Tuesday, May 15, 2007

Students and Faculty Benefit from Recent Updates to the Architecture Library

Thanks to several recent updates, the Architecture Library boasts a new look, which includes a new circulation desk and flooring. Students, faculty and staff members say they appreciate studying, researching, and preparing assignments in the space.

Over spring break 2007, carpet tiles in muted neutral tones were installed in the stacks. New carpet was added and bright bamboo wood flooring was installed around the entrance and circulation desk where there is heavy foot traffic.

Ball State University carpenters designed and constructed the new circulation desk, which more efficiently uses the library’s space, provides more storage than the former counter, and offers a lower table-top section for easy wheelchair access. The new desk is angled to match the flow of traffic into the library and is positioned so that this important service point is more accessible to library users.

Comments from College of Architecture and Planning students and faculty have been favorable. Professor Glen Sweitzer says that the library entrance has been pleasantly brightened by the new light wood floor. He also says that the new angled counter is more user-friendly.

Professor Karen Keddy agrees. “This small renovation illustrates how a few simple changes can improve the experience of being in the space for both the library users and the library staff,” she said.

Dr. Arthur W. Hafner, Dean of University Libraries, said that improvements in the Architecture Library began in 2004 when more tables, chairs, and computer workstations were installed to facilitate access to the Architecture Library’s online resources. A year later, tall tables and stools were added to take advantage of the library’s north windows.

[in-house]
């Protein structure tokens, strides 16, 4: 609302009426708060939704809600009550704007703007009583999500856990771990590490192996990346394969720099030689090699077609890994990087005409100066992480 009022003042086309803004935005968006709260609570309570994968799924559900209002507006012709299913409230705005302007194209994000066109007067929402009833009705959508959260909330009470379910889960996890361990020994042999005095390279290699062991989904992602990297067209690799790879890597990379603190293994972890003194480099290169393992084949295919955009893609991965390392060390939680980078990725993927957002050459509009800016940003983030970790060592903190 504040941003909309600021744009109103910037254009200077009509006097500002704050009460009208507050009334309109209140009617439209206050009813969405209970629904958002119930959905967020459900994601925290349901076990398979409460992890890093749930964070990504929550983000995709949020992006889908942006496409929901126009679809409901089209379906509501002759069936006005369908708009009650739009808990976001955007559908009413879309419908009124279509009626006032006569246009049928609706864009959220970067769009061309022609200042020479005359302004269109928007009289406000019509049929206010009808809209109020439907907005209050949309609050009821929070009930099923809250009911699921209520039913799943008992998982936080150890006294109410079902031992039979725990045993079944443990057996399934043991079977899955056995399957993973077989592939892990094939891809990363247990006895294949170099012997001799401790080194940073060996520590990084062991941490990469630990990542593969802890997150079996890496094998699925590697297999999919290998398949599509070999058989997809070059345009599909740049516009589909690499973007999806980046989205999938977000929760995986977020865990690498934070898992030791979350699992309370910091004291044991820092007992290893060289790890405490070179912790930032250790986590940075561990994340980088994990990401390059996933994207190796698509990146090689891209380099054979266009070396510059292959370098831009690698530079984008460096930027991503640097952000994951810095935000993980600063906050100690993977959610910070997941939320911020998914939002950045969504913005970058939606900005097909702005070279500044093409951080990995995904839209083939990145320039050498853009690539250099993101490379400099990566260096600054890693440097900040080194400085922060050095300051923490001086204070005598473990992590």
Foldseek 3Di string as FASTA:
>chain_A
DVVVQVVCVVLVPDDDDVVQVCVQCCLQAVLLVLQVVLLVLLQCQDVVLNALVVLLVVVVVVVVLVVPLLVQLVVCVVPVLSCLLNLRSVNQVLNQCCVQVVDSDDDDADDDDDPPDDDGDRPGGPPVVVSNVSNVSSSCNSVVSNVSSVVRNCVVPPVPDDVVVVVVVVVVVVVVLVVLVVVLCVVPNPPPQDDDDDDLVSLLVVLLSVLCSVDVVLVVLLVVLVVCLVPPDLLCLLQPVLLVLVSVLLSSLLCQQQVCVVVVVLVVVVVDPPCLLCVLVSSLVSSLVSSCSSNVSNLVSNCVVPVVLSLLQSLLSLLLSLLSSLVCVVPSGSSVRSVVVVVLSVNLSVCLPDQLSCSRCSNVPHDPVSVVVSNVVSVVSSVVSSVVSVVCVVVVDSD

Some additional enhancements are expected this summer, such as changes to the ceiling lighting, upgrading of the public computers with faster and more powerful units to handle the more demanding applications used by architecture students and faculty, and completion of the carpet installation.

Architecture student Jake Keirn said, “The improvements to the [Architecture Library] over the years have been impressive.” Historic preservation graduate student, Chad Slider, who logged in many hours in the Architecture Library working on his thesis, had a similar reaction, adding, “The Architecture Library is a really pleasant place to spend time. The recent improvements … make it that much nicer.”

For more information, contact Amy E. Trendler, Ball State University Libraries’ Architecture Librarian, AETrendler@bsu.edu, (765) 285-5858.

This newsletter article first appeared in The Library Insider 5(5): 1; May 2007.

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